Skip to main content

A mass police arrest in India has broken up an international fraud ring that conned Canadians into paying up to $100-million toward phony tax bills, according to the RCMP.

Sean Kilpatrick/THE CANADIAN PRESS

A mass police arrest in India has broken up an international fraud ring that conned Canadians into paying up to $100-million toward phony tax bills, according to the RCMP.

On Oct. 5, Indian authorities rounded up 70 people in Thane, India, suspected of running an expansive call-centre racket that perpetrated a notorious scam involving fake Internal Revenue Agency calls to U.S. citizens.

The arrests have now proven to have a Canadian twist.

Story continues below advertisement

Since the bust, a Canadian version of the scam – this one using fake calls from the Canada Revenue Agency (CRA) – has unexpectedly disappeared, the RCMP announced on Friday.

"After the police operation in Thane, the RCMP observed that the number of reports related to the CRA scam had significantly decreased to a small fraction of what was reported for the weeks and months leading up to these arrests," the Mounties stated in a press release.

Since January of 2014, at least 1,900 Canadians have been duped by calls from people claiming to work for the CRA.

The imposters tell their victims they owe a large debt to the federal tax-collection agency and demand immediate payment by credit card, wire transfer or iTunes gift cards.

The callers threaten the victims, saying that any failure to pay the back taxes will result in jail time.

The Canadian Anti-Fraud Centre has received reports from victims of losses totalling $5.7-million. The organization has estimated that this represents just 5 per cent of the total losses in this country.

In all, nearly 40,000 people reported getting the calls.

Story continues below advertisement

Other versions of the scam involve imposters claiming to represent Immigration, Refugees and Citizenship Canada as well as various police agencies.

The Mounties are now searching for Canadian accomplices involved in the international fraud ring.

According to police in Mumbai, at least 700 people worked in the call centres, which netted more than $150,000 (U.S.) a day.

Officers seized computers, servers and other equipment in raids. Police charged the alleged ringleaders with extortion, impersonation and violations of the country's information-technology laws.

An FBI cybercrime expert is working on the ground in Thane to share evidence, according to the Indian broadcaster NDTV.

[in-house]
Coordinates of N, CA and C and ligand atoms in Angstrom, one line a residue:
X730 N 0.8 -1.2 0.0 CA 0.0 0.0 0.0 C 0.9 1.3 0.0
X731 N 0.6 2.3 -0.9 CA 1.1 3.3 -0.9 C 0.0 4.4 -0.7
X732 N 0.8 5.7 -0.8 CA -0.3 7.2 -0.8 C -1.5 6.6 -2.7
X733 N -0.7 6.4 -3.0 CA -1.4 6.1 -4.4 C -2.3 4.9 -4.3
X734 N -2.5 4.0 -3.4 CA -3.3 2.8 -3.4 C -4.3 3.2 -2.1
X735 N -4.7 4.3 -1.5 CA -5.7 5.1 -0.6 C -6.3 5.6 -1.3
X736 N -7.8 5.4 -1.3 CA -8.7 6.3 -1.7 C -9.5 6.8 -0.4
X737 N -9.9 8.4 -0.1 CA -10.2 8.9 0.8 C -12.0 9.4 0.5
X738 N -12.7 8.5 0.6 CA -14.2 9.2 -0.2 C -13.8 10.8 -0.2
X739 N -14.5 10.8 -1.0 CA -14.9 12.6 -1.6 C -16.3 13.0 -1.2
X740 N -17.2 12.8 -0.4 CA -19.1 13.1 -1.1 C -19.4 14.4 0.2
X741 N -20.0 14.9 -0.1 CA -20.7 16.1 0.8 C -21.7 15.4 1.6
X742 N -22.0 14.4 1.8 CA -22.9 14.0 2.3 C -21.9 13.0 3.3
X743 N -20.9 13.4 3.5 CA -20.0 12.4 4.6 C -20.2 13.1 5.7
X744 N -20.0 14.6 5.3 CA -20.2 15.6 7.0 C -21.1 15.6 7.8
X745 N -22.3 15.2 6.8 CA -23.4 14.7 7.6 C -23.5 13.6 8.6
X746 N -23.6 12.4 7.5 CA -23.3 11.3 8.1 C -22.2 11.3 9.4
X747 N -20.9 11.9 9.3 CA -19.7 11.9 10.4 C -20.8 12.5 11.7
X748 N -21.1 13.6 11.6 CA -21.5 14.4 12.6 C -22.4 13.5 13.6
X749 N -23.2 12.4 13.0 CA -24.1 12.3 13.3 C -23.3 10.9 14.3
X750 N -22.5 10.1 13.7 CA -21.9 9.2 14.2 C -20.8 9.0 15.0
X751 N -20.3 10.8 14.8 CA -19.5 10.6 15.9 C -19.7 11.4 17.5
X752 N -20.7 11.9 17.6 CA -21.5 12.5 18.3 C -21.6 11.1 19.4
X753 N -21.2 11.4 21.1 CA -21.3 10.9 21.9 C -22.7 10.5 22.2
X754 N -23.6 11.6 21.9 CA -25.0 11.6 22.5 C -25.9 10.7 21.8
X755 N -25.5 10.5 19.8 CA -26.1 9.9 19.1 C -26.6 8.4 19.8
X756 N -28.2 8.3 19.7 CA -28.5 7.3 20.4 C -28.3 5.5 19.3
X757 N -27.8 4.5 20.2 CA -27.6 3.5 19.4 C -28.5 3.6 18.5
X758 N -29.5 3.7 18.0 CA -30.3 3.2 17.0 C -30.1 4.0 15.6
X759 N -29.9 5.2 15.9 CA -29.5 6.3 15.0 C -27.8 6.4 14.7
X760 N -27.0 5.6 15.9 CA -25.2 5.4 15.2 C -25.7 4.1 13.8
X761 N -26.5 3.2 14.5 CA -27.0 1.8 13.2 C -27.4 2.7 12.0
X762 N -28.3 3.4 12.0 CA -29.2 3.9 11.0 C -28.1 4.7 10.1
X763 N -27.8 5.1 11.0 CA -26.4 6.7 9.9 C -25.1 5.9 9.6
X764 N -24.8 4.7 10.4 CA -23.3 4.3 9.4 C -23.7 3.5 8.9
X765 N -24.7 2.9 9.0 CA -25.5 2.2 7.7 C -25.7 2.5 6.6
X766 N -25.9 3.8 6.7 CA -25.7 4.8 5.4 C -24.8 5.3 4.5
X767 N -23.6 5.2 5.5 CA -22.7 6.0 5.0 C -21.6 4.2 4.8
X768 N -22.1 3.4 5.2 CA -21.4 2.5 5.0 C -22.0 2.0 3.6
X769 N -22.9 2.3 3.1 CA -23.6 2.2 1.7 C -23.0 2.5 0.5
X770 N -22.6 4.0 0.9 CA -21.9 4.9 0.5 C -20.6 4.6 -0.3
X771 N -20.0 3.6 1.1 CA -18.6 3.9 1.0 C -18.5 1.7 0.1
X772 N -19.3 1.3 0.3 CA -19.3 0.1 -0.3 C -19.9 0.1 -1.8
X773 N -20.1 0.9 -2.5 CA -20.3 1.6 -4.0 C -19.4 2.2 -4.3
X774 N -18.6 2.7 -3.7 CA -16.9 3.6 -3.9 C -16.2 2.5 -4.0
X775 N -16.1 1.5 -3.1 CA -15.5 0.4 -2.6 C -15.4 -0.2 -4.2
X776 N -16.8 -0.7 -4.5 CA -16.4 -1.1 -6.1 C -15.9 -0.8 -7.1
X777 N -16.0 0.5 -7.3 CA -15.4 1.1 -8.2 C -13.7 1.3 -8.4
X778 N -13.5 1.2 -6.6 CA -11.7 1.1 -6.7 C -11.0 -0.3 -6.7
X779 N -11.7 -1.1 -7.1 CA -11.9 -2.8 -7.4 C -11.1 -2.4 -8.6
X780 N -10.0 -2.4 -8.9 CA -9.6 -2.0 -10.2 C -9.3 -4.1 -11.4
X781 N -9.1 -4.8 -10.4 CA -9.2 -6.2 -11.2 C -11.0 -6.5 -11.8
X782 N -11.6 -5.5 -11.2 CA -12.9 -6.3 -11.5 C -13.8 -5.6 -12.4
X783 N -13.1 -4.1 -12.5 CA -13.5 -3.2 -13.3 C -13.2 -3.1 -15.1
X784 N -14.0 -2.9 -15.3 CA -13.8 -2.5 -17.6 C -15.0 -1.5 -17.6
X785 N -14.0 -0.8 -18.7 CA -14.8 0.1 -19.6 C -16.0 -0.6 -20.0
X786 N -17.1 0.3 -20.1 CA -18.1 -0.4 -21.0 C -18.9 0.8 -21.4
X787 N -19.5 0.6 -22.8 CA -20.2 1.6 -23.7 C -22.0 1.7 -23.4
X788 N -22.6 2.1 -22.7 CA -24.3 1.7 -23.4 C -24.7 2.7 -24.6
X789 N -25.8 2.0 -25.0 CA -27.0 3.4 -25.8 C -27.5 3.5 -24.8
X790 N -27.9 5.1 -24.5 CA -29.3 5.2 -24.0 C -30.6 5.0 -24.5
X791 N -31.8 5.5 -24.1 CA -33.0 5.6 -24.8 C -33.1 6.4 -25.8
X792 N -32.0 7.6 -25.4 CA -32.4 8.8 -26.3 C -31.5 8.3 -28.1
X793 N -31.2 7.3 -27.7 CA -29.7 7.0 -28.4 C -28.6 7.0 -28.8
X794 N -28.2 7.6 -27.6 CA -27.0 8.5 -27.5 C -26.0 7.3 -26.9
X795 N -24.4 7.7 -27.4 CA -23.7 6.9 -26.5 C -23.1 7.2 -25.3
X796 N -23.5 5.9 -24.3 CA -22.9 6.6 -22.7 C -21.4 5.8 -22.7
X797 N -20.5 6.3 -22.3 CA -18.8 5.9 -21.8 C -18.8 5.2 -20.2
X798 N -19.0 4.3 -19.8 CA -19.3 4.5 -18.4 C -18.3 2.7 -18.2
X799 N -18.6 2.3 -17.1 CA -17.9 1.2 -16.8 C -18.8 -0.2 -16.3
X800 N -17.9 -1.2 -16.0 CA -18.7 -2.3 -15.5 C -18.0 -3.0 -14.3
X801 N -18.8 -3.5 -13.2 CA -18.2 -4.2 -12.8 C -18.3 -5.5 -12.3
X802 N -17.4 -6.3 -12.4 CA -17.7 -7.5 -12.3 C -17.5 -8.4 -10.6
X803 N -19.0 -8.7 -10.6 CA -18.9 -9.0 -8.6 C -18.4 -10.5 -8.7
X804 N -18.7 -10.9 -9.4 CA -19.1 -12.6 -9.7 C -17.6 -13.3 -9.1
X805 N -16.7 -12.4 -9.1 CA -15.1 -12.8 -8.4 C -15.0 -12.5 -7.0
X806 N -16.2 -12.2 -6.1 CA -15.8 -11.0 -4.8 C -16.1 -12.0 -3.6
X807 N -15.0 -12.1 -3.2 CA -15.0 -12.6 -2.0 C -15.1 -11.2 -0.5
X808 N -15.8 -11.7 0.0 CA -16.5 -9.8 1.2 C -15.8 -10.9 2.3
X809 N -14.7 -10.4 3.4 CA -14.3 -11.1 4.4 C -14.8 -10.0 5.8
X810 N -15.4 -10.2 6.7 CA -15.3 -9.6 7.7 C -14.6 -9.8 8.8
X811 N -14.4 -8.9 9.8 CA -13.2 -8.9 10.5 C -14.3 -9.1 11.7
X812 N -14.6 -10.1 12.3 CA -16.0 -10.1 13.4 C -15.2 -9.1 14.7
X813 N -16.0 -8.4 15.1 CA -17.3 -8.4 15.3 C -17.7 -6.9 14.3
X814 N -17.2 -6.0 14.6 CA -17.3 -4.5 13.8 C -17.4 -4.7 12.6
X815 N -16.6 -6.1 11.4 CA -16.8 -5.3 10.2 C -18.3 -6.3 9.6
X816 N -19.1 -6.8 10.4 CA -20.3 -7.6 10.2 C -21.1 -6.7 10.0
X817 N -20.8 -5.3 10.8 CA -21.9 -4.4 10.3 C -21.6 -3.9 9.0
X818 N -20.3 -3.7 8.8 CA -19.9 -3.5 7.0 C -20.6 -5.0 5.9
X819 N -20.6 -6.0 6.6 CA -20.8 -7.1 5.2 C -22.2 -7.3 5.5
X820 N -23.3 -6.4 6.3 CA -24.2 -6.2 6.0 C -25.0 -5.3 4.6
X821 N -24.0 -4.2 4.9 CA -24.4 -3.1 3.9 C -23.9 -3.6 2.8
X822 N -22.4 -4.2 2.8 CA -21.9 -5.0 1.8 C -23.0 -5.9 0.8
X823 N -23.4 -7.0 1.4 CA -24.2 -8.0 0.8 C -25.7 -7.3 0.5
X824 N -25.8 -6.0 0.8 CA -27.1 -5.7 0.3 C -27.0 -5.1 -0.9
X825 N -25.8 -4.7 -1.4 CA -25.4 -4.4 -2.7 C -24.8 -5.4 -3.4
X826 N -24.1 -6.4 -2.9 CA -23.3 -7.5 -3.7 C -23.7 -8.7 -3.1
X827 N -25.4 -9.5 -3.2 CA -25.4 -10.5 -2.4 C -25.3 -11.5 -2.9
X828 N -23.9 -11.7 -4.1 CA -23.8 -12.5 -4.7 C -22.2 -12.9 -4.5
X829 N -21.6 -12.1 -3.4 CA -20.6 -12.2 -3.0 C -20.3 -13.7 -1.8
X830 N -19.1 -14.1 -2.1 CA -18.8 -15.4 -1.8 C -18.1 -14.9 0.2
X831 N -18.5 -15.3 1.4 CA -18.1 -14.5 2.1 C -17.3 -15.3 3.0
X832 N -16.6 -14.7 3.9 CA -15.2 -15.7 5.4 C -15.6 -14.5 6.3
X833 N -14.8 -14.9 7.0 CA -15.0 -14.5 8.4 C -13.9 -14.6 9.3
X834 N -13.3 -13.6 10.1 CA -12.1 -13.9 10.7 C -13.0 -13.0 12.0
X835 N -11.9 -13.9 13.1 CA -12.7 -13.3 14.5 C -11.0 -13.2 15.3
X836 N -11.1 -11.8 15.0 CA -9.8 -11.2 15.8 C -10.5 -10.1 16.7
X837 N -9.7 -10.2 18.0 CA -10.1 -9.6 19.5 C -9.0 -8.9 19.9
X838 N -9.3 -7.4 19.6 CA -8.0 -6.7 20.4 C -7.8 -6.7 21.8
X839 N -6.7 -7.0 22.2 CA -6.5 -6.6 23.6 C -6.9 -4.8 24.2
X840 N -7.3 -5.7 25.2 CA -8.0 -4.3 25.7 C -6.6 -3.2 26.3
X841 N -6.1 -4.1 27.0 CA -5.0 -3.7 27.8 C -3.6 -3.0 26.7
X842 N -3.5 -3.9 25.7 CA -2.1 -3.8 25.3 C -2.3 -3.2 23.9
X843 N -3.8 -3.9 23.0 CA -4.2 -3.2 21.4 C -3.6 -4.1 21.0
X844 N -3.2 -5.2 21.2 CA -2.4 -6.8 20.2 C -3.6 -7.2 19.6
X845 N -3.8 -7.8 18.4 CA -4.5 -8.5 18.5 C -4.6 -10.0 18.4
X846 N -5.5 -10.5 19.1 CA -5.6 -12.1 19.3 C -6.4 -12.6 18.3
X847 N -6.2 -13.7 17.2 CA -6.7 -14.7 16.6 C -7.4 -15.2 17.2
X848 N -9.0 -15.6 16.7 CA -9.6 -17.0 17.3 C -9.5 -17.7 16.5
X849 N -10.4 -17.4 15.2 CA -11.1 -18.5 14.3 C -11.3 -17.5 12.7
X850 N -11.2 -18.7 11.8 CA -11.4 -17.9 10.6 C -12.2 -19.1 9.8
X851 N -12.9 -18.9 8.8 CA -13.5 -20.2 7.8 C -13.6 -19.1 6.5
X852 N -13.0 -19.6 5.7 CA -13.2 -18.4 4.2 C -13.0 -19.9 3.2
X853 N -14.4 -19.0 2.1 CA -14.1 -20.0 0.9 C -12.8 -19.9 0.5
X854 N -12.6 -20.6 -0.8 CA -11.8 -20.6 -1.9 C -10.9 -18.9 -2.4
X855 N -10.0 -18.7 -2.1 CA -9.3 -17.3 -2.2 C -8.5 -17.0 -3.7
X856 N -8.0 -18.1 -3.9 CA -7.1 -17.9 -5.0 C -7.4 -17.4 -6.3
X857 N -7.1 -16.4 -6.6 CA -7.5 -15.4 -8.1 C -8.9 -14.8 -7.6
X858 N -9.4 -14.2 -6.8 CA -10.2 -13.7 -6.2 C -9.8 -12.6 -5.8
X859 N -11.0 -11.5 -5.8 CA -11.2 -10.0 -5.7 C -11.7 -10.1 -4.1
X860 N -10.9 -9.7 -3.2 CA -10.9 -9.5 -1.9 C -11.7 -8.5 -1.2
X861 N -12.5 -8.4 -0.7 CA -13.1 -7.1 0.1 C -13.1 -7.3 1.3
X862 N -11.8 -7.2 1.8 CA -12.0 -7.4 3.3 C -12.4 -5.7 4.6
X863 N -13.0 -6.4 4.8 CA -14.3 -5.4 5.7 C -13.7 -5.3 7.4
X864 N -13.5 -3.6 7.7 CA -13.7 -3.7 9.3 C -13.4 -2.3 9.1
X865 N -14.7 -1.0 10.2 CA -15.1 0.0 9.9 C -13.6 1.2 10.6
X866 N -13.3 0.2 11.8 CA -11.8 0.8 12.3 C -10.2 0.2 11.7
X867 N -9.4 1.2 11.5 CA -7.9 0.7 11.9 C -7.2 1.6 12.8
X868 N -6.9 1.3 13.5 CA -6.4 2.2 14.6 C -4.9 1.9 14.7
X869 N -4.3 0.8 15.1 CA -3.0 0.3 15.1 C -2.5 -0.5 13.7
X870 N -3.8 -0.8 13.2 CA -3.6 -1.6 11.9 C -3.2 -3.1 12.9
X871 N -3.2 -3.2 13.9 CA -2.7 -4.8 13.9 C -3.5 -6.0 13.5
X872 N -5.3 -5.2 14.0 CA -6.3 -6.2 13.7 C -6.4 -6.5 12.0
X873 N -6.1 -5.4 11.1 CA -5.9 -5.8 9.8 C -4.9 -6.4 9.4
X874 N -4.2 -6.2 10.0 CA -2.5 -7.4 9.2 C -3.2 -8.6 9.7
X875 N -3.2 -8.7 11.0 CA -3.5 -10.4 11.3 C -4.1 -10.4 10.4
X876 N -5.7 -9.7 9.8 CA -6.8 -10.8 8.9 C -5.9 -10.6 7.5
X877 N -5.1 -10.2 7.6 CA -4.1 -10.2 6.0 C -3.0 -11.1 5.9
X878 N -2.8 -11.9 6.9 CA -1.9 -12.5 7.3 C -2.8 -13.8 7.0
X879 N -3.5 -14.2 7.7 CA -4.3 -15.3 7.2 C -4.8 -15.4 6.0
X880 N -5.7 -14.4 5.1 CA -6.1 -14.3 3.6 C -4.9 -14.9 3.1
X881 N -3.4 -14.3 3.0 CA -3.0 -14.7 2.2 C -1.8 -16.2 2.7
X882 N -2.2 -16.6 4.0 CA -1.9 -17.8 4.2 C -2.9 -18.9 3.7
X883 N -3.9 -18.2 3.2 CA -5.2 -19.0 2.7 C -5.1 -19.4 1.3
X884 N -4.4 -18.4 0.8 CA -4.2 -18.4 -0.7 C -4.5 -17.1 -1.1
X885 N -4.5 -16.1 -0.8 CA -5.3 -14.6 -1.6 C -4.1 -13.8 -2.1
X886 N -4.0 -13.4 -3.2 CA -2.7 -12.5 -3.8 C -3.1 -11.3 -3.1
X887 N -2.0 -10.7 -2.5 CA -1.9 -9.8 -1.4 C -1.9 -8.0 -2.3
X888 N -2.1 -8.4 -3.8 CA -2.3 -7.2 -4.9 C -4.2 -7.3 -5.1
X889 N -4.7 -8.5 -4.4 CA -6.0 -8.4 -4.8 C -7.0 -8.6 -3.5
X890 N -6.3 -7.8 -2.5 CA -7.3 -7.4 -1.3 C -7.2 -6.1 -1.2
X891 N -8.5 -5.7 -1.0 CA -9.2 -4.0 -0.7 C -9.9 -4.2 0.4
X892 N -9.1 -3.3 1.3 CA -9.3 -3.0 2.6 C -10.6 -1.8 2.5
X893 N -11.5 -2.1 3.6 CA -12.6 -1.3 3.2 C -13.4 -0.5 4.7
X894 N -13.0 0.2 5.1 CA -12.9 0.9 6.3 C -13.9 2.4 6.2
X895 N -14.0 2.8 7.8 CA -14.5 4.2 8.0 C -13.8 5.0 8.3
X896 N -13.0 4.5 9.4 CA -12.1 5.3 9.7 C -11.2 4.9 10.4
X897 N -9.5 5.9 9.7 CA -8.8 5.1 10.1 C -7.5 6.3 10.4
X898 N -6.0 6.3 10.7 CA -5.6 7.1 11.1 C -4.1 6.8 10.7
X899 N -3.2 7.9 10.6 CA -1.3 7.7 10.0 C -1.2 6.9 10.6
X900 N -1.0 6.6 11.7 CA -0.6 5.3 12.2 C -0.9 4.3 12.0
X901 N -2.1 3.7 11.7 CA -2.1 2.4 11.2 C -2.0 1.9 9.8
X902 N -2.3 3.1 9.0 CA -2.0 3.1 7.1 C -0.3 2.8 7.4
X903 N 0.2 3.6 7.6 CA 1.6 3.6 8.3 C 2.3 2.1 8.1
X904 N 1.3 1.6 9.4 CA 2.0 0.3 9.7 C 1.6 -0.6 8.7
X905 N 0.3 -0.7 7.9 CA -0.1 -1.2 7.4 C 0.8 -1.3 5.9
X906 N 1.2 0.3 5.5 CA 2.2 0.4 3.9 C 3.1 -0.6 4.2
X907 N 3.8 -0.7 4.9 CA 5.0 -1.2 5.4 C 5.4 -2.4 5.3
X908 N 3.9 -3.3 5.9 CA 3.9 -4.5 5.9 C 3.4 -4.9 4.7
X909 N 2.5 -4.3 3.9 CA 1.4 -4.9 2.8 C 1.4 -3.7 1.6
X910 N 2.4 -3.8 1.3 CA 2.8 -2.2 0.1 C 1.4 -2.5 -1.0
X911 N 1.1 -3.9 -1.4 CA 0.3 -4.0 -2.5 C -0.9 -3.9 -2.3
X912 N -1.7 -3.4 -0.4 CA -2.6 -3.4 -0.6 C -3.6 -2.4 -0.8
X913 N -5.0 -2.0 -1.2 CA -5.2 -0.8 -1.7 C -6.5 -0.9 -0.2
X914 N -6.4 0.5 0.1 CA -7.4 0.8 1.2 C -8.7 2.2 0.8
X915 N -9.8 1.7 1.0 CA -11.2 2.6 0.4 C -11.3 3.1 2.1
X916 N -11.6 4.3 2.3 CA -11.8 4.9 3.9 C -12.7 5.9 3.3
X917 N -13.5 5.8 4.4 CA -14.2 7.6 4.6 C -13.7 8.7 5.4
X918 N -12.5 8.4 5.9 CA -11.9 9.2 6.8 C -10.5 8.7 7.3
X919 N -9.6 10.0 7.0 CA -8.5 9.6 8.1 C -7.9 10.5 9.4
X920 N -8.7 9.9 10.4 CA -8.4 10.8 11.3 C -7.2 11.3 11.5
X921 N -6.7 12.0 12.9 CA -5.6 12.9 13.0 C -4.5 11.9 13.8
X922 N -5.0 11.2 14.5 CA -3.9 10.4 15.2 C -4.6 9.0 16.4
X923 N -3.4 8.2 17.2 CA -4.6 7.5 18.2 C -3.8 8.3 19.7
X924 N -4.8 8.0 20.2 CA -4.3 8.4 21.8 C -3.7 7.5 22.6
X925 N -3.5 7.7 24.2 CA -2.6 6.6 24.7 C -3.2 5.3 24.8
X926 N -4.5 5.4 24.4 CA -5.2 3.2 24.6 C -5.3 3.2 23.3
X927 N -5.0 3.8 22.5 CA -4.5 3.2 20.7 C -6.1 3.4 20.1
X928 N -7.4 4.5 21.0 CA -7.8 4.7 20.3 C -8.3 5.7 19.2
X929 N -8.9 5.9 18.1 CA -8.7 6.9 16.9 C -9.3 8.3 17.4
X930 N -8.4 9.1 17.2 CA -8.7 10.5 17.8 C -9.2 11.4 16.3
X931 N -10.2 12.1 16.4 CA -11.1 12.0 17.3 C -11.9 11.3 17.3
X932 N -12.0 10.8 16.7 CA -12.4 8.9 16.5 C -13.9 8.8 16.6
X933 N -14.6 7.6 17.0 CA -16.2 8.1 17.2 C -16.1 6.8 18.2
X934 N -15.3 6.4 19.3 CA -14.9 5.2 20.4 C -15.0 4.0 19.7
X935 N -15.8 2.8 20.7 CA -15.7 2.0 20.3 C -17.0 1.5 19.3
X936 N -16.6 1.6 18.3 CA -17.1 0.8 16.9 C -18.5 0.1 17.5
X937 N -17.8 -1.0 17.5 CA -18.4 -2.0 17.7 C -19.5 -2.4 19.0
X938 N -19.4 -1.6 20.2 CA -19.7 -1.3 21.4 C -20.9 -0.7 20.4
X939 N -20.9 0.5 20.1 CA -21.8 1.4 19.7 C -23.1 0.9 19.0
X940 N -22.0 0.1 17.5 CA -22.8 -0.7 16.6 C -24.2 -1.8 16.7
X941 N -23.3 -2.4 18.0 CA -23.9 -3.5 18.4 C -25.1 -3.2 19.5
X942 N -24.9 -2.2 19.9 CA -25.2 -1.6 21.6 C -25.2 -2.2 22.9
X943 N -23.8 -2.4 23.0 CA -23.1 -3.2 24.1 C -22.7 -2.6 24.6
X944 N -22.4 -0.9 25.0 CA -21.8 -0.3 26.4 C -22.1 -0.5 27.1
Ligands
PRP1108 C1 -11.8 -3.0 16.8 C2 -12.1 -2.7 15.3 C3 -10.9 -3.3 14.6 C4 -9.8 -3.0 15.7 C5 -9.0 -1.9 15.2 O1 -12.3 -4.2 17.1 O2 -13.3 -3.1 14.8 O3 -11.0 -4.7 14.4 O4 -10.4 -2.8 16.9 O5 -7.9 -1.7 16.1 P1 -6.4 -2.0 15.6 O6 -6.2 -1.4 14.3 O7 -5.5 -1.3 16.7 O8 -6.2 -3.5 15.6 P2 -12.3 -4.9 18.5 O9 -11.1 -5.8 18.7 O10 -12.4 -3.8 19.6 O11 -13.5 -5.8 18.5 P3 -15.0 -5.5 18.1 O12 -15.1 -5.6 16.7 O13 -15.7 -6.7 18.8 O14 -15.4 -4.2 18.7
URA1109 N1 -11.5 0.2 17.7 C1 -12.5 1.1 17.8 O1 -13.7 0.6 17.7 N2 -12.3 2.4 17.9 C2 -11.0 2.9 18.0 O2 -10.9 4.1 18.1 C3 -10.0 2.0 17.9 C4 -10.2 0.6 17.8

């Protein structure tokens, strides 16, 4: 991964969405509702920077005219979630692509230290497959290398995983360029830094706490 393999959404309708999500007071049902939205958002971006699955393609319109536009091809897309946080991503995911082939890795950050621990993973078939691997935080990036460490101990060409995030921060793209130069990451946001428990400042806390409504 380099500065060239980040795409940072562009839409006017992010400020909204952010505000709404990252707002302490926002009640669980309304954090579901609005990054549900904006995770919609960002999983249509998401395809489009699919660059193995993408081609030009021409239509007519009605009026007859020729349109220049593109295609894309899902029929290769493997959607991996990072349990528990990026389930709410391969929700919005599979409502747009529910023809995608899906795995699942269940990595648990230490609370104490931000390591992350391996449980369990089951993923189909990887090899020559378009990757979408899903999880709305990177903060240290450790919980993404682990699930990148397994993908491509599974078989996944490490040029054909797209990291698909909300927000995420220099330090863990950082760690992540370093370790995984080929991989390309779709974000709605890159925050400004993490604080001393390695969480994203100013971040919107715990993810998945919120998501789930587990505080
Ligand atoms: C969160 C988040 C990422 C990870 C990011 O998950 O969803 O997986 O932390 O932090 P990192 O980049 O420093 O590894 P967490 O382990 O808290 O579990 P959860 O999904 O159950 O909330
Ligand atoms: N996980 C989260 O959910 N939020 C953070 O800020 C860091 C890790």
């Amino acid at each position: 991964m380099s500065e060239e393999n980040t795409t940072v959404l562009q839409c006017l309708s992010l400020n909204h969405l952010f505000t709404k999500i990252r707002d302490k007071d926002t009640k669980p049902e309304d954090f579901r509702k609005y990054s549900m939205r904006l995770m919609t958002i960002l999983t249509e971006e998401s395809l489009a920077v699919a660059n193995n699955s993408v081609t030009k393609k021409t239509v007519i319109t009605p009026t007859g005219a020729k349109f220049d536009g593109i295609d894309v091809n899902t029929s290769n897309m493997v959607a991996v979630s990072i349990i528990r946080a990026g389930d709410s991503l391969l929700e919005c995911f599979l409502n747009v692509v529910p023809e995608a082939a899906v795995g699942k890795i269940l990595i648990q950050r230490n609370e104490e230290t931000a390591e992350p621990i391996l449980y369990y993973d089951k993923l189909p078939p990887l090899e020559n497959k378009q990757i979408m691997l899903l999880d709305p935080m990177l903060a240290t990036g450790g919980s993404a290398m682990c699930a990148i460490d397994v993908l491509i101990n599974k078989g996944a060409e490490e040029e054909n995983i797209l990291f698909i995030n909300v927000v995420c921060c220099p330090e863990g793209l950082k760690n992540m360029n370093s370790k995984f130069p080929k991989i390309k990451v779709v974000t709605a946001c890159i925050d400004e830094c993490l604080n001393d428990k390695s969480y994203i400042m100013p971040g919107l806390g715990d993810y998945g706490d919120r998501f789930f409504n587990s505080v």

Indian police are scouring the country for 23-year-old Sagar Thakkar, also known as "Shaggy," the alleged mastermind of the multimillion-dollar racket.

Story continues below advertisement

With a report from The Associated Press

Report an error Editorial code of conduct
Due to technical reasons, we have temporarily removed commenting from our articles. We hope to have this fixed soon. Thank you for your patience. If you are looking to give feedback on our new site, please send it along to feedback@globeandmail.com. If you want to write a letter to the editor, please forward to letters@globeandmail.com.

Welcome to The Globe and Mail’s comment community. This is a space where subscribers can engage with each other and Globe staff. Non-subscribers can read and sort comments but will not be able to engage with them in any way. Click here to subscribe.

If you would like to write a letter to the editor, please forward it to letters@globeandmail.com. Readers can also interact with The Globe on Facebook and Twitter .

Welcome to The Globe and Mail’s comment community. This is a space where subscribers can engage with each other and Globe staff. Non-subscribers can read and sort comments but will not be able to engage with them in any way. Click here to subscribe.

If you would like to write a letter to the editor, please forward it to letters@globeandmail.com. Readers can also interact with The Globe on Facebook and Twitter .

Welcome to The Globe and Mail’s comment community. This is a space where subscribers can engage with each other and Globe staff.

We aim to create a safe and valuable space for discussion and debate. That means:

  • Treat others as you wish to be treated
  • Criticize ideas, not people
  • Stay on topic
  • Avoid the use of toxic and offensive language
  • Flag bad behaviour

Comments that violate our community guidelines will be removed.

Read our community guidelines here

Discussion loading ...

Cannabis pro newsletter
To view this site properly, enable cookies in your browser. Read our privacy policy to learn more.
How to enable cookies